• The second finding of our work is related to the uderstanding of the detected problems. We found that some problems are more difficult to understand than others. Loops and in general indirect problems, for example, are often misinterpreted

    12:05
  • Indepentently of the choice of the participant to save or not the rule that generated the problem, we found that the loop was misinterpreted in 40% of cases. Misinterpretations were instead significantly lower for the other classes of problems.
  • A consistent difference also emerged between direct and indirect problems: indirect problems were misinterpreted more often than direct problems
  • This is, for example, an interpretation of a participant when facing a loop that continuosly posted the same photo in 3 different plaes. And this interpretation was actually very common among participants. They often understood that the rules involved in the loop implicitly activeted each other, but they did’t recognize that the last rule of the loop re-activated the first one. In other words, they didn’t understand the infinite nature of the loop. Without understanding this, the participant of the slide was even happy, because his photos were saved in 3 places at the same time, automatically.

    12:45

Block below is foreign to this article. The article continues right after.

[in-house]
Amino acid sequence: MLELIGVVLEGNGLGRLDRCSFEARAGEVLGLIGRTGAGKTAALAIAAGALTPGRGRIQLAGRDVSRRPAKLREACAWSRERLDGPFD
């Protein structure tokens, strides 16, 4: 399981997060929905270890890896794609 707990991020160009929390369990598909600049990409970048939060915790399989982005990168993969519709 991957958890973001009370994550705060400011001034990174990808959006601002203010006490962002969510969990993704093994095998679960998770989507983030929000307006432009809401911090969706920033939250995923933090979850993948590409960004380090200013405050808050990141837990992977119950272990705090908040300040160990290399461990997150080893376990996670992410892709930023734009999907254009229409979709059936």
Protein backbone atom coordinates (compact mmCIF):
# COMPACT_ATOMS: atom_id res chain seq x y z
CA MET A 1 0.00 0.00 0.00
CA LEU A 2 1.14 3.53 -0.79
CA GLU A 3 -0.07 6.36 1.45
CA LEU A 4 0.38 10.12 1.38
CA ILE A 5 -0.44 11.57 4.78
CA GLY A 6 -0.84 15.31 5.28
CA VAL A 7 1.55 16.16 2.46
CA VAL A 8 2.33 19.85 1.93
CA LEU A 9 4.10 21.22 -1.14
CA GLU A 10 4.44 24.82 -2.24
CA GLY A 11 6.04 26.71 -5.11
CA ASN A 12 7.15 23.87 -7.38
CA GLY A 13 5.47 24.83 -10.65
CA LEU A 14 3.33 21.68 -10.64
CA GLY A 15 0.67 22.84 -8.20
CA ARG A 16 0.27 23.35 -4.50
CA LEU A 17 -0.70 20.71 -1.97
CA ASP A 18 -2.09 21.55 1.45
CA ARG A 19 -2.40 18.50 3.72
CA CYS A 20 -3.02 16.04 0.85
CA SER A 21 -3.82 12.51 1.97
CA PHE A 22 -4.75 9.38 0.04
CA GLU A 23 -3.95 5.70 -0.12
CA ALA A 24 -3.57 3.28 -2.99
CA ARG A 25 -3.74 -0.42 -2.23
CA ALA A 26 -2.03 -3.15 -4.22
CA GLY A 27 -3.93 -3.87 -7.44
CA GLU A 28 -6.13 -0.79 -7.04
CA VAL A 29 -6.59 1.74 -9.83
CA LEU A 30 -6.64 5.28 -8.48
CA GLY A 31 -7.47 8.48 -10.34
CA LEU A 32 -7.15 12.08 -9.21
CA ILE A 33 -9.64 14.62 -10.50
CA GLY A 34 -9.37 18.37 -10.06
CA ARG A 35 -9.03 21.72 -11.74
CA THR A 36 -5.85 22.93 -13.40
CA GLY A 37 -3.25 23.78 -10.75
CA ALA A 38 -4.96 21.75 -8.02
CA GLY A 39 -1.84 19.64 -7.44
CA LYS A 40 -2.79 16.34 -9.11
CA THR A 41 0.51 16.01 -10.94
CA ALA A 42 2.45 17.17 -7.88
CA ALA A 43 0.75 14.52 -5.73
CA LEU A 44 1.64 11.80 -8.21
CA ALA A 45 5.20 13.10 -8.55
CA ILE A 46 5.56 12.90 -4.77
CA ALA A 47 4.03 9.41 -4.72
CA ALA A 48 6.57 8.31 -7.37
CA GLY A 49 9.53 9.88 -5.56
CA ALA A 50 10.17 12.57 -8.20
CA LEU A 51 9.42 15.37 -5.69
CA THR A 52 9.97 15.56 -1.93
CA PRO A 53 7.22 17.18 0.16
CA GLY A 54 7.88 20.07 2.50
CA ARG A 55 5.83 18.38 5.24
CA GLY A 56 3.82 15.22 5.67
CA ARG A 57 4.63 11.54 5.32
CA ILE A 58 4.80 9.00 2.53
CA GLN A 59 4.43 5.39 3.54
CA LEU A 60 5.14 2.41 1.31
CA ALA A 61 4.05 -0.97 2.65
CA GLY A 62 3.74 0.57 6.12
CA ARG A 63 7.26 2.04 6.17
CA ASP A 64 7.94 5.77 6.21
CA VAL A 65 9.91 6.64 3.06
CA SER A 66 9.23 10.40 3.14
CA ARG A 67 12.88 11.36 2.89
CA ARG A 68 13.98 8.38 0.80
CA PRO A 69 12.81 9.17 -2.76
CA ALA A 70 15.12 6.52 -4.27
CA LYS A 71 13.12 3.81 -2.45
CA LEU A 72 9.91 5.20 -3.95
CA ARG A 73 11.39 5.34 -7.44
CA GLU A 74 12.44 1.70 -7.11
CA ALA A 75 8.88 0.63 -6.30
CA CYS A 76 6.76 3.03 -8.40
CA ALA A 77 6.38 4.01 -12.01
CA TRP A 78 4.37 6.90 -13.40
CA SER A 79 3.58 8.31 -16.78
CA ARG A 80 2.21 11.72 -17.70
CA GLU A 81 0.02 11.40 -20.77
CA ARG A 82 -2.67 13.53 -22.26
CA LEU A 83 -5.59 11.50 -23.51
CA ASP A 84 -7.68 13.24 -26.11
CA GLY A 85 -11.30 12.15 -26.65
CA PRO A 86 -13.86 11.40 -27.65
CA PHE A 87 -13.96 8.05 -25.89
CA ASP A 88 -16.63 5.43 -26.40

• The last finding of our work is that highlighting a problem is often not sufficient for end users to understand problems, in particular the more complex ones. Instead, a step-by-step simulation of the involved rules is helpful for understanding problems.
  • Indeed, partcipants provided better interpretations when they used the step-by-step simulation.
  • Especially for complex problems like loops.
  • The step-by-step simulation, as acknowledged by some participants, helps user understand the problem, because it provides a visual representation of a possible run-time evoultion of the involved rules.
  • To conclude, we designed and implemented EUDebug, with the aim of empowering end users in debugging trigger-action rules for IoT personalziation. In an exploratory study we then explored how users without programming skills would debug their rules with the help of our tool, and we found
    1 that users perceive problems differently
    2 that some problems are more complex than others
    3 and that step-by-step simulations help users understand problems
  • This concludes my presentation, thank you for your attention, and I’m open to questions